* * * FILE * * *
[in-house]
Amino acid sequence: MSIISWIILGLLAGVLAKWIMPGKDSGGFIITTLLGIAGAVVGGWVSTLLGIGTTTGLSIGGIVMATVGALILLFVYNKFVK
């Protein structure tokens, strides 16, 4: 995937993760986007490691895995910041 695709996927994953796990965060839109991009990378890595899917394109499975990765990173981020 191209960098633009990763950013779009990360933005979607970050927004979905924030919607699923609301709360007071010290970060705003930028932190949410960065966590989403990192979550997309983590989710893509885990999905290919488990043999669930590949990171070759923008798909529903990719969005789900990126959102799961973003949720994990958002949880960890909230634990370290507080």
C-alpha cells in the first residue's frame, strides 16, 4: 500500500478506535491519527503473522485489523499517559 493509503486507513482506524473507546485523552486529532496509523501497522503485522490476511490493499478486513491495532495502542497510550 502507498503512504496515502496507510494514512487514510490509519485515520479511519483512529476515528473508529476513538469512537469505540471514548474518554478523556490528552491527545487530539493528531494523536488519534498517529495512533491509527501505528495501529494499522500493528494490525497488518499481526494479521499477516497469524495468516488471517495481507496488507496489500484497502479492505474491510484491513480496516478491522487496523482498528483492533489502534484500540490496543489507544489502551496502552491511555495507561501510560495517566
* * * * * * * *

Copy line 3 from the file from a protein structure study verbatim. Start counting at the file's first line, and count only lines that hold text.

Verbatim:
């Protein structure tokens, strides 16, 4: 995937993760986007490691895995910041 695709996927994953796990965060839109991009990378890595899917394109499975990765990173981020 191209960098633009990763950013779009990360933005979607970050927004979905924030919607699923609301709360007071010290970060705003930028932190949410960065966590989403990192979550997309983590989710893509885990999905290919488990043999669930590949990171070759923008798909529903990719969005789900990126959102799961973003949720994990958002949880960890909230634990370290507080």